Our key research question: Given the technosocial entanglement of people and infrastructure, how do changes in remote transportation systems affect human sociality and mobility?

CoRe is located in North Asia, at the junction of eastern Siberia and the Russian Far East. We call the area the BAM region because it is defined by the Baykal-Amur Mainline (BAM) railroad and its sidetracks. In that region there are pockets with a long history of industrial development and resource extraction, while many parts of the area have been little affected by Soviet and post-Soviet modernization efforts. Current attempts to revitalize, improve and extend the railway network serve as the backdrop for our project.

Cryogenic processes distribution, monitoring and prediction using remote-sensing data

Rustam Khairullin, Artem Khomutov, Marina Leibman1
(1) Earth Cryosphere Institute, Tyumen Scientific Centre, SB Russian Academy of Sciences, Tyumen, Russia

Manual processing and visual interpretation were implied to very high-resolution data (Qiuckbird, Geoeye satellites). Various types of anthropogenic landscapes are easily identifiable, such as geocryological relief forms within Vaskiny Dachi research station. Using this precise data, “Object density” maps of anthropogenic areas and thermocirques were created for years 2009 and 2013. After this, density growth rate was estimated and spatial correlation between changes in infrastructure and thermocirques was calculated. Correlation type is weak positive and equals 0.15.

Middle resolution data (Landsat, Sentinel-2) are more suitable for studying Earth’s surface through complex of vegetation indexes. For this purpose, Landsat database was created for Ob’ Bay region and automatic querying and processing algorithm was developed. Algorithm includes a selection of scenes depending on date, spatial intersections and vegetation development rate through air temperature (phenology). Algorithm calculates NDVI, NDWI and SWVI and compares them between 2 scenes.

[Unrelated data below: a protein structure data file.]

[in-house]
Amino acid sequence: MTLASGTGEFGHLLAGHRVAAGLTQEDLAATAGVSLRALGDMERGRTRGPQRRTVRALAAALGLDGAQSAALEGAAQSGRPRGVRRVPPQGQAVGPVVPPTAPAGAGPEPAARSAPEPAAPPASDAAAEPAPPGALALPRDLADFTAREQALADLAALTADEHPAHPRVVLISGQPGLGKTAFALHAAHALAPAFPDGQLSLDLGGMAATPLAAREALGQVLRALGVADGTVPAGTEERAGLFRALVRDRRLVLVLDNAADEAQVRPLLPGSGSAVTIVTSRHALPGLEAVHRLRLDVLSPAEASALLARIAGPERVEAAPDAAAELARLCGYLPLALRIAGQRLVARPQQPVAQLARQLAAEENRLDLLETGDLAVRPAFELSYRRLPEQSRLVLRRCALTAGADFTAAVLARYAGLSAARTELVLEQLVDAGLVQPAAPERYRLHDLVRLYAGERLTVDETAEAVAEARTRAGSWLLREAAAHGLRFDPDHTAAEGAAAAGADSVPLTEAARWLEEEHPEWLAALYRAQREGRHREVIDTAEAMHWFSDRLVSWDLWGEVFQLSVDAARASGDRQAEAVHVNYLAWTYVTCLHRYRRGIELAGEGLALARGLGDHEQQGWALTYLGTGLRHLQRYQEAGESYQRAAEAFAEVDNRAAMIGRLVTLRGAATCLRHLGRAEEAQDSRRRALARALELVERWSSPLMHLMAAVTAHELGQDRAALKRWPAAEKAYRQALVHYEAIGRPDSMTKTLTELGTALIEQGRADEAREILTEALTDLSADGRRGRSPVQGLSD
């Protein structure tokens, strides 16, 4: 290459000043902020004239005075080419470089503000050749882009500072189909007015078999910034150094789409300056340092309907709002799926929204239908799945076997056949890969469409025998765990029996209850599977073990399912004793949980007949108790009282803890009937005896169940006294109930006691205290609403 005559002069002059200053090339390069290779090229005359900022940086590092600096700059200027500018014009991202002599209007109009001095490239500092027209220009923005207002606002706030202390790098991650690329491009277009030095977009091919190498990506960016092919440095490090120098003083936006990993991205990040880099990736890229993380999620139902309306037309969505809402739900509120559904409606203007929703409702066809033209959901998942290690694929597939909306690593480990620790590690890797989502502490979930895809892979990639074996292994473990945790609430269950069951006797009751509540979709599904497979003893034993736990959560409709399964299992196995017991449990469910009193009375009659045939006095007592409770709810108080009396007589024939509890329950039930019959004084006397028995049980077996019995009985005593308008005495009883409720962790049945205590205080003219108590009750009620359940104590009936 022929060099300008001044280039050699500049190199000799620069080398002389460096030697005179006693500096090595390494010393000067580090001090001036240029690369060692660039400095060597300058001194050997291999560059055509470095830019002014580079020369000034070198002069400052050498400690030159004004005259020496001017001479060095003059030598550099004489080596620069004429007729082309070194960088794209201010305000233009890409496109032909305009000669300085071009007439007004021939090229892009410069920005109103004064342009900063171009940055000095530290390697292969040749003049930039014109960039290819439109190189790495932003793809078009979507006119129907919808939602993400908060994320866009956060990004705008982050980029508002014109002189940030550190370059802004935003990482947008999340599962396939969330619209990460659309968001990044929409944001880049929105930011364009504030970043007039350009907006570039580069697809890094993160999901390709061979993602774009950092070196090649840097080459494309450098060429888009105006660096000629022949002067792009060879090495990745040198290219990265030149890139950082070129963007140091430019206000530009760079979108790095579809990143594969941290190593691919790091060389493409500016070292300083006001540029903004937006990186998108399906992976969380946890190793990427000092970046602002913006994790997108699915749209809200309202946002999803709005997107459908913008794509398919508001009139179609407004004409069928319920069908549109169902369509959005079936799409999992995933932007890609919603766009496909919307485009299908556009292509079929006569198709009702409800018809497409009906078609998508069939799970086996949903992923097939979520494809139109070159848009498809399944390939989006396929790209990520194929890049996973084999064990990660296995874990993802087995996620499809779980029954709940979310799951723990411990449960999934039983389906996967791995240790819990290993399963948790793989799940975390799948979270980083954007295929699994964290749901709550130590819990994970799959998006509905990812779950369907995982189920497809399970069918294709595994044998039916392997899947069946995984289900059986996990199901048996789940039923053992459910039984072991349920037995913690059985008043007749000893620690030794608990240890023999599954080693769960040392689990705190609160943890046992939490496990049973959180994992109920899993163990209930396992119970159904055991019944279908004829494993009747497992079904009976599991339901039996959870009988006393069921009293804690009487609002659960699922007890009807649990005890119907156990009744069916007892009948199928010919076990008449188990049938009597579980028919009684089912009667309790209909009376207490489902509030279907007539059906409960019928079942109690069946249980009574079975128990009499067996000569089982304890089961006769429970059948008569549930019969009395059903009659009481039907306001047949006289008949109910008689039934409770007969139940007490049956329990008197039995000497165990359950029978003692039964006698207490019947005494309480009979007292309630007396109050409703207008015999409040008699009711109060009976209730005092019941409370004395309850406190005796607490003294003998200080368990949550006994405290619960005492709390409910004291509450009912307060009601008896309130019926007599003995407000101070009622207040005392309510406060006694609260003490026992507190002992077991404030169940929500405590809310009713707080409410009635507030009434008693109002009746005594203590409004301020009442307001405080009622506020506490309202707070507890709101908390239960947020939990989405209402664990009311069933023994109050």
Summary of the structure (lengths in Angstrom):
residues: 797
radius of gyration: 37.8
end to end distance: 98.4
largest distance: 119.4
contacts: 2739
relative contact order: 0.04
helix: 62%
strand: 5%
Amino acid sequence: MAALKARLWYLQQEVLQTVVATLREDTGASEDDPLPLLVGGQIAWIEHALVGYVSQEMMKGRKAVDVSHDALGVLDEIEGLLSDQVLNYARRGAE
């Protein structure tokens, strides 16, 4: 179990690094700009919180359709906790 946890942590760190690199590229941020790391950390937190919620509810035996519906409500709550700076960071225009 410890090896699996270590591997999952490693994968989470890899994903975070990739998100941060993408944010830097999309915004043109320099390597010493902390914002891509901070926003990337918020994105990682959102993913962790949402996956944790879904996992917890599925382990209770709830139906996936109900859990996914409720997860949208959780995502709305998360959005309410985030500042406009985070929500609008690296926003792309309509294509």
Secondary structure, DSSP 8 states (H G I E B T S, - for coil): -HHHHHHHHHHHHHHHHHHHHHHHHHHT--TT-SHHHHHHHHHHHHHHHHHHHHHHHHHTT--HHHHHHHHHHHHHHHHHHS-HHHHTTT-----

On the other hand, Sentinel-2 data was used to examine relatively new object such as gas emission craters (GEC). Hypothesis of GEC formation allowed to develop prediction maps based on known triggers and controls interpreted on imagery by supervised classification.

In addition, UAV surveying was used as a compromise between field methods of monitoring and classical remote sensing. UAV survey provides information about landscapes (mostly vegetation patterns and DEM) through 3D models or orthophotomaps with resolution up to 0,02 m/pix. UAV survey was applied to old and new research objects: thermocirque edges in 2017 and 2018 were compared to precisely detect the rate of retreat. One more object, peat plateau near Gaz-Sale, was surveyed by UAV as well and orthophotomaps were compiled. At the same time, tacheometric survey was made to complement UAV survey. Orthophotomaps appeared to be efficient and precise. Very high-resolution satellite imagery analysis established nonlinearity of peatland degradation process and destruction of inter-polygonal depressions.

Dynamics of active layer depth and ground temperature under climatic fluctuations and technogenic impact

Elena A. Babkina1, Marina O. Leibman1, Artem V. Khomutov1, Damir R. Mullanurov1, Anatoly A. Gubarkov2
(1) Earth Cryosphere Institute, Tyumen Scientific Centre, SB Russian Academy of Sciences, Tyumen, Russia
(2) Tyumen Industrial University, Tyumen, Russia

The long-term observation series in Central Yamal (since 1993) allows revealing the regularities of active layer depth and ground temperature dynamics under recent climatic fluctuations. Air temperature rise in summer and the increase of summer total precipitation in 2012 and 2016 caused a significant active layer deepening in all types of surface as compared with the previous period of 1993-2011 (12-20% in 2012, 24-37% in 2016). The ground temperature rise also observed through entire of all the surface types of the active layer during the warmest 2012 and 2016. And at 10 meters depth for 5 years of observations there is a constant increase in the average annual ground temperature (its growth amounted 0,5 °C).